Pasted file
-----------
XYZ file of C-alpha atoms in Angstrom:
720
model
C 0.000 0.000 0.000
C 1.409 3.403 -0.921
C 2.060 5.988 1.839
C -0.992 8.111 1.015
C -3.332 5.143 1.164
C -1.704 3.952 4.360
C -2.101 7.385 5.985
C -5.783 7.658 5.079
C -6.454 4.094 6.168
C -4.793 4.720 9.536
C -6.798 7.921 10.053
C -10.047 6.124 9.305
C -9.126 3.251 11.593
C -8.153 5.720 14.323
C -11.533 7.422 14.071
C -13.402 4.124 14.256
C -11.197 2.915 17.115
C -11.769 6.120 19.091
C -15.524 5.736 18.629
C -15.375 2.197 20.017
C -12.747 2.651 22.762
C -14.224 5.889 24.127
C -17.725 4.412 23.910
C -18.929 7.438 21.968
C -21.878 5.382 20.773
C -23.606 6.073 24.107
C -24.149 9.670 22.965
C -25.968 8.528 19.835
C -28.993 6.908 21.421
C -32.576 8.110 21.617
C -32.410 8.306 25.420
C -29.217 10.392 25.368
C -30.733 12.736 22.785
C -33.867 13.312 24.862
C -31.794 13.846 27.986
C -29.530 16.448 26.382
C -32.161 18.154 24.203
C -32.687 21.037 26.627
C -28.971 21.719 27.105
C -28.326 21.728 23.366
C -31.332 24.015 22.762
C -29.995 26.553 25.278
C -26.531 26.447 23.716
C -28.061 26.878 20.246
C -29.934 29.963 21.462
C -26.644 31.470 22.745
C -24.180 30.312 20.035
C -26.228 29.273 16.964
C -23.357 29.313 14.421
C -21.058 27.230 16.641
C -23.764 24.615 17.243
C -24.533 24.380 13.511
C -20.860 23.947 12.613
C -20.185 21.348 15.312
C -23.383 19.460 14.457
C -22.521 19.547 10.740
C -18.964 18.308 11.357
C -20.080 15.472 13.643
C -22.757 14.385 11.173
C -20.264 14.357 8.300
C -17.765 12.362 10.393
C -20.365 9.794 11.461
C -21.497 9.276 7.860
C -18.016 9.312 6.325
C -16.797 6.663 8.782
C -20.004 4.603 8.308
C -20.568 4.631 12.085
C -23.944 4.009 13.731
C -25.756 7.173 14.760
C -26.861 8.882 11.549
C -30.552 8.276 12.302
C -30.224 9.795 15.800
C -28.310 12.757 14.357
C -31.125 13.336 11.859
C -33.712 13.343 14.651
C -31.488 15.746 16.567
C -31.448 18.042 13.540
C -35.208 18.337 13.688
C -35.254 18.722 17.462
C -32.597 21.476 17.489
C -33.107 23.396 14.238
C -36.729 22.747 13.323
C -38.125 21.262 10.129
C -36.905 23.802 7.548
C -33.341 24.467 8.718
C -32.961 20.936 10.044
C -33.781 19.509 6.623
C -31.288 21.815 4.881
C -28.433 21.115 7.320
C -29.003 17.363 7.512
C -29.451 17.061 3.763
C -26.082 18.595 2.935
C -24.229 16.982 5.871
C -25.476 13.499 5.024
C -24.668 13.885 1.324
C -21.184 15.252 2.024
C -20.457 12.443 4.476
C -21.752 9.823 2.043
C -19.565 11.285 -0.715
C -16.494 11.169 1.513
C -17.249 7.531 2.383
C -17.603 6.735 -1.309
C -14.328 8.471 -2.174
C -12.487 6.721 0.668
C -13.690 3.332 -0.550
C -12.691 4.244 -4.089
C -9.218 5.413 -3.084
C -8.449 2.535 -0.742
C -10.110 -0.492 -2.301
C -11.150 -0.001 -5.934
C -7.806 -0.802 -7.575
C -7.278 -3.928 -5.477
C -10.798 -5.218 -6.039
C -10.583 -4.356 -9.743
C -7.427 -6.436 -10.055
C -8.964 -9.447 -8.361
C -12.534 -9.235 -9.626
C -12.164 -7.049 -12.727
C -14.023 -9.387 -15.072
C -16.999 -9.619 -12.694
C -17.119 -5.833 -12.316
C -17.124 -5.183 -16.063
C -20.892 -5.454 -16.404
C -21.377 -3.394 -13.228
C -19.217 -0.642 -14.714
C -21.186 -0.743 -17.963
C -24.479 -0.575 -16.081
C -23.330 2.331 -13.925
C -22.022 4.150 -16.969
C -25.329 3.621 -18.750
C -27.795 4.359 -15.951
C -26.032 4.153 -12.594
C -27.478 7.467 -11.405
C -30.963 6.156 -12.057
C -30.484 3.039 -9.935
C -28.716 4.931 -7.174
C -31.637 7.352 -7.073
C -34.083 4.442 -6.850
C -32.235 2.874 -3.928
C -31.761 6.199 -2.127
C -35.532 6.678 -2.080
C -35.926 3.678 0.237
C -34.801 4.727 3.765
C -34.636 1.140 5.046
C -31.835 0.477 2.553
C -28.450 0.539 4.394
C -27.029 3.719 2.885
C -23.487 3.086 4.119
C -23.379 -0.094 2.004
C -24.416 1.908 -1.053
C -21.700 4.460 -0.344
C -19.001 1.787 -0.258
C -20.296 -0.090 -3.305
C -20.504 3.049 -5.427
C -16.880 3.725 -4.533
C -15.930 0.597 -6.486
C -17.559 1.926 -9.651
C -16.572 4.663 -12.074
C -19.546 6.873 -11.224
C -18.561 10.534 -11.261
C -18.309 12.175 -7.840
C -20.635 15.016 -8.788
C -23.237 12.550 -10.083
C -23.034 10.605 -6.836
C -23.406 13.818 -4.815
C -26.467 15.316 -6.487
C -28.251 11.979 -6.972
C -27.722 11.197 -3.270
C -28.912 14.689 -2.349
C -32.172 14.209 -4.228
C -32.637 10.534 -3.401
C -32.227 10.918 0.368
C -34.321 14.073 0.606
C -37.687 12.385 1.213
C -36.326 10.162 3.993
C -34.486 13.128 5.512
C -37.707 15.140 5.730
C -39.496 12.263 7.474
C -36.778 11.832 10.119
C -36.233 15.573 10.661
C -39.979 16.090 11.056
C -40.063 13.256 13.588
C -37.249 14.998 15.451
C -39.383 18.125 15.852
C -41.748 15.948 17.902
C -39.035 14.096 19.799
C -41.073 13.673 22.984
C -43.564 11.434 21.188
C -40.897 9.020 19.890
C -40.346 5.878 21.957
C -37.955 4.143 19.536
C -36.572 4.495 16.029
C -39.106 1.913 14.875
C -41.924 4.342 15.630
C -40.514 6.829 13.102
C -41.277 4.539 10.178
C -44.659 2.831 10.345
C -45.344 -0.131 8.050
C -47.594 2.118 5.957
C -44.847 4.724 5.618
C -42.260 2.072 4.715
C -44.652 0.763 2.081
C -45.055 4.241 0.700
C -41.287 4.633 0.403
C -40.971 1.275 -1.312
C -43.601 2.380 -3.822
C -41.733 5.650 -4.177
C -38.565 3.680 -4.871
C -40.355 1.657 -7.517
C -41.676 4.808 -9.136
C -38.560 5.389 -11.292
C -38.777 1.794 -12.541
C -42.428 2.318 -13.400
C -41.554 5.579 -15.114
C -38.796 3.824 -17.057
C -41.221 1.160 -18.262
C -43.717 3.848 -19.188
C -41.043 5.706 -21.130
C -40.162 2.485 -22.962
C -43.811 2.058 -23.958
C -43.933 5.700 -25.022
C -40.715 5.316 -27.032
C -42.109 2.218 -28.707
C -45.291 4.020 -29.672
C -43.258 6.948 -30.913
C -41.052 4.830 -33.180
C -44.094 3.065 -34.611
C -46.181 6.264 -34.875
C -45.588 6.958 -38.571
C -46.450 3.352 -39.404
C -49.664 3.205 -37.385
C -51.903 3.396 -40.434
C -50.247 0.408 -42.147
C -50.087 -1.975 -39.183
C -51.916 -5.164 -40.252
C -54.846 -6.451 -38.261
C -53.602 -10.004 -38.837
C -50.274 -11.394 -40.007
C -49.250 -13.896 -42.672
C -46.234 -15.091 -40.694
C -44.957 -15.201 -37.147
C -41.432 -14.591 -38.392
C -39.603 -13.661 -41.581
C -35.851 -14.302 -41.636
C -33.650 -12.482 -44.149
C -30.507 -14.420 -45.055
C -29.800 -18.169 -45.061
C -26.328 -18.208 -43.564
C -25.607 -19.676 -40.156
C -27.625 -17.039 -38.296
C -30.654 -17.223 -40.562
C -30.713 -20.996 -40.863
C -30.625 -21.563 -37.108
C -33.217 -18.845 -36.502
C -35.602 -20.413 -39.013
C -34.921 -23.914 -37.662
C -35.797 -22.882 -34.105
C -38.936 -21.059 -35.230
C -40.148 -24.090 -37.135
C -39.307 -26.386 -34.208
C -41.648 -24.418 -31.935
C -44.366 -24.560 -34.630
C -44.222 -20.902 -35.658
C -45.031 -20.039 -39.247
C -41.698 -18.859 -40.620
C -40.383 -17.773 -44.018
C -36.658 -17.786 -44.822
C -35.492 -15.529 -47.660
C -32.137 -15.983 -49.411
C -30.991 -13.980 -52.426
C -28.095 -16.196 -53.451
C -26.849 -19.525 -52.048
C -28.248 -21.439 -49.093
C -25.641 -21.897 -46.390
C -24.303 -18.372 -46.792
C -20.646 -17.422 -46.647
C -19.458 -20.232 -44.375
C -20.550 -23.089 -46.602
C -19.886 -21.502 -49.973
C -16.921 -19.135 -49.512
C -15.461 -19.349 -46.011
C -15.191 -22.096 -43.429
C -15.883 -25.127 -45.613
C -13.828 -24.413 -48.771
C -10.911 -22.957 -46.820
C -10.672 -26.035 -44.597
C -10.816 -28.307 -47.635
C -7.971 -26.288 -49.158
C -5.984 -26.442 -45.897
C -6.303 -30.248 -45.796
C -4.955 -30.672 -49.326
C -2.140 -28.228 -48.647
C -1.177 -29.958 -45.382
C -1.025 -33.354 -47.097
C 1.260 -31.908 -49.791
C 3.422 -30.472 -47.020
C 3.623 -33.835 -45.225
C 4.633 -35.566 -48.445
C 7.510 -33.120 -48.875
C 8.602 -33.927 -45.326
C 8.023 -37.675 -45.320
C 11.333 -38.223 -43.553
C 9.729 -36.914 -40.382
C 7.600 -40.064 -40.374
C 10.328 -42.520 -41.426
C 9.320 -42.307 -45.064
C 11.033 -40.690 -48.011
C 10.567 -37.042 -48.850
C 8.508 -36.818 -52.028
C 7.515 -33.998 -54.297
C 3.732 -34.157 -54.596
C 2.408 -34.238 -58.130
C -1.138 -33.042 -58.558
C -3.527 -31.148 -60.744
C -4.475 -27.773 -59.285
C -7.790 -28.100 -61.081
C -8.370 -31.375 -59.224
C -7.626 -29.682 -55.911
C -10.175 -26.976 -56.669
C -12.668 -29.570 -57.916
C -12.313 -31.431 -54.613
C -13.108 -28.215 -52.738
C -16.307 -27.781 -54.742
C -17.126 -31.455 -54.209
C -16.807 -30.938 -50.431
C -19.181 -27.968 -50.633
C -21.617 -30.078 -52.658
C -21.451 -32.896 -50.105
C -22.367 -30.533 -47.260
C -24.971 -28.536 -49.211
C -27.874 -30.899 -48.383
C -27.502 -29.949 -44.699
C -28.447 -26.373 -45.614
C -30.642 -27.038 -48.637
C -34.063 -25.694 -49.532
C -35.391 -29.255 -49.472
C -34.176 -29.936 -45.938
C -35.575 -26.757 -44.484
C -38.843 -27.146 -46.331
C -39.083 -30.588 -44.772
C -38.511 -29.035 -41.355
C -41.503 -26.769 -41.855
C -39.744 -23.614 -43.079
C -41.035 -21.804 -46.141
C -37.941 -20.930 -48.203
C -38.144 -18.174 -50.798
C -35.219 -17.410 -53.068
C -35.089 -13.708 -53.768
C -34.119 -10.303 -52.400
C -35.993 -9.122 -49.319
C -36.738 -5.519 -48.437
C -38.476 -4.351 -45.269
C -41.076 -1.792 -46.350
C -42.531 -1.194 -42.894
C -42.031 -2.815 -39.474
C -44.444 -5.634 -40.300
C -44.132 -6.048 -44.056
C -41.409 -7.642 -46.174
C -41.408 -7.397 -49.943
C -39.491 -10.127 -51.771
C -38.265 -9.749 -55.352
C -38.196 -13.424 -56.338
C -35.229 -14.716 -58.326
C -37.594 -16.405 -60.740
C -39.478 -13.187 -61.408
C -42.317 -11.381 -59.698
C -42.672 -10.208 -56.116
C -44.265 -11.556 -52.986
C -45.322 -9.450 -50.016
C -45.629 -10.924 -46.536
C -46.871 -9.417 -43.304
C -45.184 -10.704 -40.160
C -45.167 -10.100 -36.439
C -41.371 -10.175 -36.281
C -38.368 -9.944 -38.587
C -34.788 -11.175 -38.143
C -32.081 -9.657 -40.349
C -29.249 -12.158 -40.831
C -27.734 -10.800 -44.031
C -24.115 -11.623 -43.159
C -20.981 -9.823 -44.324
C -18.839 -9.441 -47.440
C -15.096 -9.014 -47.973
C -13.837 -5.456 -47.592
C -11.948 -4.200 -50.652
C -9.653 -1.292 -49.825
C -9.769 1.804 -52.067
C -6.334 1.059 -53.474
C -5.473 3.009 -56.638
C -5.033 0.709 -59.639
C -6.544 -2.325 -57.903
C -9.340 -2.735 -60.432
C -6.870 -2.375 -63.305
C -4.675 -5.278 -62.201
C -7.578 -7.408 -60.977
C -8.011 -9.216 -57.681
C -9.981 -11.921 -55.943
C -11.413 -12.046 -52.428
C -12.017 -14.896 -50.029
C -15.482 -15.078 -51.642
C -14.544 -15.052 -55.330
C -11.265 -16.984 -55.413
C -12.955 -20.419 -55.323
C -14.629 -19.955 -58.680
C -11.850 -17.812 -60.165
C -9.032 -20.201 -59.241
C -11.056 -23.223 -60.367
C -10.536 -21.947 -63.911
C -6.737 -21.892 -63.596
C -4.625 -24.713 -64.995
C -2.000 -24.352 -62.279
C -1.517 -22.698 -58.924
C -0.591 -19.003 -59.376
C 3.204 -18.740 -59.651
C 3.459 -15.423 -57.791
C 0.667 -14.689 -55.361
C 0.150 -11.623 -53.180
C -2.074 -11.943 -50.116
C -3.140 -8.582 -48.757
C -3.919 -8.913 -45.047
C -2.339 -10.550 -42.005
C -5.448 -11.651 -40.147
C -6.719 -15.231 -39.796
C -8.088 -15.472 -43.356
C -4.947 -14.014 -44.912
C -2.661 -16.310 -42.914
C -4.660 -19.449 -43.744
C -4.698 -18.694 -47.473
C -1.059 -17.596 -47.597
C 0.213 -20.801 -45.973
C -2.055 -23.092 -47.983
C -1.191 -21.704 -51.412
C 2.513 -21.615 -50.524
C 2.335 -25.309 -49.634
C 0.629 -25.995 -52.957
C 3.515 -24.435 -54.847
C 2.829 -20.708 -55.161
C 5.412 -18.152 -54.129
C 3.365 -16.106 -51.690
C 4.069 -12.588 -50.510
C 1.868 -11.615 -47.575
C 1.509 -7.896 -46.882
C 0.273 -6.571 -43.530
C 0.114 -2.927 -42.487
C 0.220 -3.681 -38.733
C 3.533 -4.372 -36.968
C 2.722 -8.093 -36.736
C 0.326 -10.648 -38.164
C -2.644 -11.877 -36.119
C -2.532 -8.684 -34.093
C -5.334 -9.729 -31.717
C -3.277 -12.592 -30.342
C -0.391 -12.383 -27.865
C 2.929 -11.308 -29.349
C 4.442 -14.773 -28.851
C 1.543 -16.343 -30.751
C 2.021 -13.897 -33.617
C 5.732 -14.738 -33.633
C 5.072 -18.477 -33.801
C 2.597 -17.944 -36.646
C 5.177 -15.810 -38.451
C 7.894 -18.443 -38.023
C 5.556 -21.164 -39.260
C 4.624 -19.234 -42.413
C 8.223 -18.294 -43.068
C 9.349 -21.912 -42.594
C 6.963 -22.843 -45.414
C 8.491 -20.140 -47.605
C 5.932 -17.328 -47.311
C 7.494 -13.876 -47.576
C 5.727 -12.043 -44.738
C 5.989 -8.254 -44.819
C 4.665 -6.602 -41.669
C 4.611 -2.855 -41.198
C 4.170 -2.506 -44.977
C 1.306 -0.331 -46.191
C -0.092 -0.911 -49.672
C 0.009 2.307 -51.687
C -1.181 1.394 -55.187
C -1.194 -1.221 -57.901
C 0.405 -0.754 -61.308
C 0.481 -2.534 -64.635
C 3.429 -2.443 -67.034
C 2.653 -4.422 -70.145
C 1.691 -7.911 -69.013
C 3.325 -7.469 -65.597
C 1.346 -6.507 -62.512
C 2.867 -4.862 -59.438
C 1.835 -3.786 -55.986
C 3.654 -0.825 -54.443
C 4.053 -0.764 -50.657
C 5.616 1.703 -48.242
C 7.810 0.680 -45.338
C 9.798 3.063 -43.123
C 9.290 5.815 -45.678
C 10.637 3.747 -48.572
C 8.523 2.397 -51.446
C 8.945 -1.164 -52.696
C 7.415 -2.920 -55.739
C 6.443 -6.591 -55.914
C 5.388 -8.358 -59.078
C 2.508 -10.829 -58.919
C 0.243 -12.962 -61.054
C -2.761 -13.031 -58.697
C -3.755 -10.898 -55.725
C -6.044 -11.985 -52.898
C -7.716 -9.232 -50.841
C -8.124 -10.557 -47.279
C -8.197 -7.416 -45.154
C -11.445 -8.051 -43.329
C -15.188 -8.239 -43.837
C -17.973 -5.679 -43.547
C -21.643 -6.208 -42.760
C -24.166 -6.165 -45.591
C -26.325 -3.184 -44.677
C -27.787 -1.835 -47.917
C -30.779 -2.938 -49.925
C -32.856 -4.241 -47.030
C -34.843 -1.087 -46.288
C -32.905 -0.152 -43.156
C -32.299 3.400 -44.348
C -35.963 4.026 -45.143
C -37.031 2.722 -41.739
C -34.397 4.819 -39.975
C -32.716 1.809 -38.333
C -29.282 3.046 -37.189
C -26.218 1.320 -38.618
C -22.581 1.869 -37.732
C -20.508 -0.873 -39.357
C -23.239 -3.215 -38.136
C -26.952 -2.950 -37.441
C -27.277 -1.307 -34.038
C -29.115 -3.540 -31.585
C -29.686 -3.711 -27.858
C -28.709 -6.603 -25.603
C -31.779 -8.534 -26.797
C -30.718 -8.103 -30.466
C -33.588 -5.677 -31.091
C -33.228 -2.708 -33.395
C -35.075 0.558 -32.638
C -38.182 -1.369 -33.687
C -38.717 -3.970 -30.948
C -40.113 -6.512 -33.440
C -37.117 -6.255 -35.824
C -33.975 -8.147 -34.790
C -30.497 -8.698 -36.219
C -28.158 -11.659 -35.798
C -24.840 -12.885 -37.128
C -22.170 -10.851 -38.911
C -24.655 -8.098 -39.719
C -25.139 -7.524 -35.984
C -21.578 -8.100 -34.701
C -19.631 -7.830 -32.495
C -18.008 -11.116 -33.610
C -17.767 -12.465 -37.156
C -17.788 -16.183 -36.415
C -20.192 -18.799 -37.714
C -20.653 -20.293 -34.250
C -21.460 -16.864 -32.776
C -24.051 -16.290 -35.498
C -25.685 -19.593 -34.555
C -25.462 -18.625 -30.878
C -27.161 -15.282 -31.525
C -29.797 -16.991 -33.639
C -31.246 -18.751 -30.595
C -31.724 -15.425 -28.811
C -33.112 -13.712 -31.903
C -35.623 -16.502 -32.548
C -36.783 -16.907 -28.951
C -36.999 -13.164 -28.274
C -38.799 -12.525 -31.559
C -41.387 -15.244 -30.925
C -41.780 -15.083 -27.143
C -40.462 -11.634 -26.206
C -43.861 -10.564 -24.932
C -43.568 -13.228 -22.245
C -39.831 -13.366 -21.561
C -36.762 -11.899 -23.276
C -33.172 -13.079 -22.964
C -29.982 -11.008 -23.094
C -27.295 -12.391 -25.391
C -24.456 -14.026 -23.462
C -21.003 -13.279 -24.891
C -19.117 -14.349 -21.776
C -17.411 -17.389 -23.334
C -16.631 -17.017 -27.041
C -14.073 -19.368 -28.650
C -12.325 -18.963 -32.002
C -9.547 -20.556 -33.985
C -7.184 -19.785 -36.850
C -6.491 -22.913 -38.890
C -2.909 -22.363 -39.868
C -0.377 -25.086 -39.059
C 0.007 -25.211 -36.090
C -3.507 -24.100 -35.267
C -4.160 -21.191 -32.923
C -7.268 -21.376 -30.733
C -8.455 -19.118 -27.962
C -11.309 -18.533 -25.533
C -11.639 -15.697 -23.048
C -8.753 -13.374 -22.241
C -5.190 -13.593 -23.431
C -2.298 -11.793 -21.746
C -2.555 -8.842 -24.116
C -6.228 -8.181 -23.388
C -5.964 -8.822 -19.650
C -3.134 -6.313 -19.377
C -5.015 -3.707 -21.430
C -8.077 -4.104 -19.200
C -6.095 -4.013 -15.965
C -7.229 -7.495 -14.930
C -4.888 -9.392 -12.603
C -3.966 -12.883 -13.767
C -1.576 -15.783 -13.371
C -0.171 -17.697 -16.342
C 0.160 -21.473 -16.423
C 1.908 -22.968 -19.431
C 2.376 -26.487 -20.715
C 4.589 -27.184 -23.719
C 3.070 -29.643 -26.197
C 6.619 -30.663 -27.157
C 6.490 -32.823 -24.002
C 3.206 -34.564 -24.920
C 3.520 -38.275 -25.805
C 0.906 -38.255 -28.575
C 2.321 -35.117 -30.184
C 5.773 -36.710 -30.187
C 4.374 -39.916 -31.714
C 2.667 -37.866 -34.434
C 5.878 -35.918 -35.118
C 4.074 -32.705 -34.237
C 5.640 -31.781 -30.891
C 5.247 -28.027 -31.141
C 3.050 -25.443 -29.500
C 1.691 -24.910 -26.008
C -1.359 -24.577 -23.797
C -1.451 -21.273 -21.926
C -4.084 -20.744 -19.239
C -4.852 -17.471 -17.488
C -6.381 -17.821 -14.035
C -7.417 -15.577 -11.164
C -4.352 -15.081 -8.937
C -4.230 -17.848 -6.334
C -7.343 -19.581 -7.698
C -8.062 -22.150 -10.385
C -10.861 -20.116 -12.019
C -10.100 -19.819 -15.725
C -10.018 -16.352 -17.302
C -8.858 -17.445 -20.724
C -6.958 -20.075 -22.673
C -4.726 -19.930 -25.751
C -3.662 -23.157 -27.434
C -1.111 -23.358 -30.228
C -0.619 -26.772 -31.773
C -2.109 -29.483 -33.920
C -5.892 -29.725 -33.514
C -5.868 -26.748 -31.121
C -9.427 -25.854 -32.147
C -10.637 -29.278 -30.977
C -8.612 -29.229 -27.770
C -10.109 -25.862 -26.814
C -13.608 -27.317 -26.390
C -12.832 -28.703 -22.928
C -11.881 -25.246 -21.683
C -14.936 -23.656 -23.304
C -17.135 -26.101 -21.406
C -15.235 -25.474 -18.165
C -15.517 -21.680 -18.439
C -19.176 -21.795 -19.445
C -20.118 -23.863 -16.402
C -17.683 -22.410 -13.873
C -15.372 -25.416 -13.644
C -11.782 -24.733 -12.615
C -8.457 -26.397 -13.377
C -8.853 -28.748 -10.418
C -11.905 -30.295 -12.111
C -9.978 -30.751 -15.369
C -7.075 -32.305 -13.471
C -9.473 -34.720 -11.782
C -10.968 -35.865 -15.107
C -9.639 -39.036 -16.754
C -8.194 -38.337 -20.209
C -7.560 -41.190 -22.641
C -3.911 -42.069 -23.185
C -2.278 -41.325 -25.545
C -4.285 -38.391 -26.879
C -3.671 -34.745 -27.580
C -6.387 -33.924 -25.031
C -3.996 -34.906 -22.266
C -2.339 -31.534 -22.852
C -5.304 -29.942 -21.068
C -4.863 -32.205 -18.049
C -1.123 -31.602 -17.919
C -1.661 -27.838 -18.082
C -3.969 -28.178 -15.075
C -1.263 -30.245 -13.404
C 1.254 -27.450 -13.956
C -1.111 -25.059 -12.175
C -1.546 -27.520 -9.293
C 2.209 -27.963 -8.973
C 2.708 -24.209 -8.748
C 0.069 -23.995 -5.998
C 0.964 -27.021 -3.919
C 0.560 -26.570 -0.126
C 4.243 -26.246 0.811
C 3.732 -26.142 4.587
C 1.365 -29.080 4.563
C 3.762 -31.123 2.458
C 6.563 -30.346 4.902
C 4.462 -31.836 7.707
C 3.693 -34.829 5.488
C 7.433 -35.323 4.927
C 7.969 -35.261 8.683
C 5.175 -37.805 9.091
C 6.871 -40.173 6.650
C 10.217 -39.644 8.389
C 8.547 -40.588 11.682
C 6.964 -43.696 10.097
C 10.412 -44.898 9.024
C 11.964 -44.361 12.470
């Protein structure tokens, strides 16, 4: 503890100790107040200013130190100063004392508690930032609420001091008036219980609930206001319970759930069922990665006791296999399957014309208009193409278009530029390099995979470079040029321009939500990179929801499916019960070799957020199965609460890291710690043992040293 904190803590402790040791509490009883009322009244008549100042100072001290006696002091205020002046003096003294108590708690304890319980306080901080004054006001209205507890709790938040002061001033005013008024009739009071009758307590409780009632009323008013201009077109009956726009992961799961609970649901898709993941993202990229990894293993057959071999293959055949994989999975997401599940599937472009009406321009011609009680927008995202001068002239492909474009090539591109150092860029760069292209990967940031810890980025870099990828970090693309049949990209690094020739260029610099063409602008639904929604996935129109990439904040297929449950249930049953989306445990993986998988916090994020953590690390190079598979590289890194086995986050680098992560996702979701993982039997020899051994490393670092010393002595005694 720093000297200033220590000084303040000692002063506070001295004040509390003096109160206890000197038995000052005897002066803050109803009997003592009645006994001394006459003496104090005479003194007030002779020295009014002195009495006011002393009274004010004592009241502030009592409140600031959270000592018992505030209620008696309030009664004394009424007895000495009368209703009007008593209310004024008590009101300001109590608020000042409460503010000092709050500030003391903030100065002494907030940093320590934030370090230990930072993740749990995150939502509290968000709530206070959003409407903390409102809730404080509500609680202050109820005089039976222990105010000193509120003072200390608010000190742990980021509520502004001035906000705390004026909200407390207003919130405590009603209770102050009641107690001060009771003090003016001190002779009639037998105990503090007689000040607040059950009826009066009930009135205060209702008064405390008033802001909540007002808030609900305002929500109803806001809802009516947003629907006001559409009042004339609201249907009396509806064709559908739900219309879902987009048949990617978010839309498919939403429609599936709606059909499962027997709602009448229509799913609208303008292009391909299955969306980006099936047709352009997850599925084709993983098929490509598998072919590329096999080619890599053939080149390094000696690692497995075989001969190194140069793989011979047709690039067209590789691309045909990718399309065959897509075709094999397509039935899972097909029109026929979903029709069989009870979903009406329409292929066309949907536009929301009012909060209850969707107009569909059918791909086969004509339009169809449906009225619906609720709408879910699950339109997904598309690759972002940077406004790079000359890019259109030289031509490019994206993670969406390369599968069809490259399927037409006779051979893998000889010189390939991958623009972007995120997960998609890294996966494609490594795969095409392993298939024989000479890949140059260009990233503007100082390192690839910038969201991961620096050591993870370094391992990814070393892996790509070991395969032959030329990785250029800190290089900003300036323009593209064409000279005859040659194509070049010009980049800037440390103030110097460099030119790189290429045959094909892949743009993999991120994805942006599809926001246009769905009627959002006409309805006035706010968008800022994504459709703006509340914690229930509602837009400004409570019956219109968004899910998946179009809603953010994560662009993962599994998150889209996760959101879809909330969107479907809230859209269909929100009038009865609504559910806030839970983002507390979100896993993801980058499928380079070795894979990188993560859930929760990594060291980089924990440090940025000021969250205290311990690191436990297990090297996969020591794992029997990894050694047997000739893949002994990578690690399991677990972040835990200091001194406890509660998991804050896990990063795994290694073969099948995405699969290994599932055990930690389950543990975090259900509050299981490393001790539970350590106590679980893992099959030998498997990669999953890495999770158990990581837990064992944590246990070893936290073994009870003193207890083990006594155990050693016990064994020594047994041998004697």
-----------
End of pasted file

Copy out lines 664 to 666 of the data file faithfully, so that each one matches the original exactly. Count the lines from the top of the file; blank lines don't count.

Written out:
C -10.109 -25.862 -26.814
C -13.608 -27.317 -26.390
C -12.832 -28.703 -22.928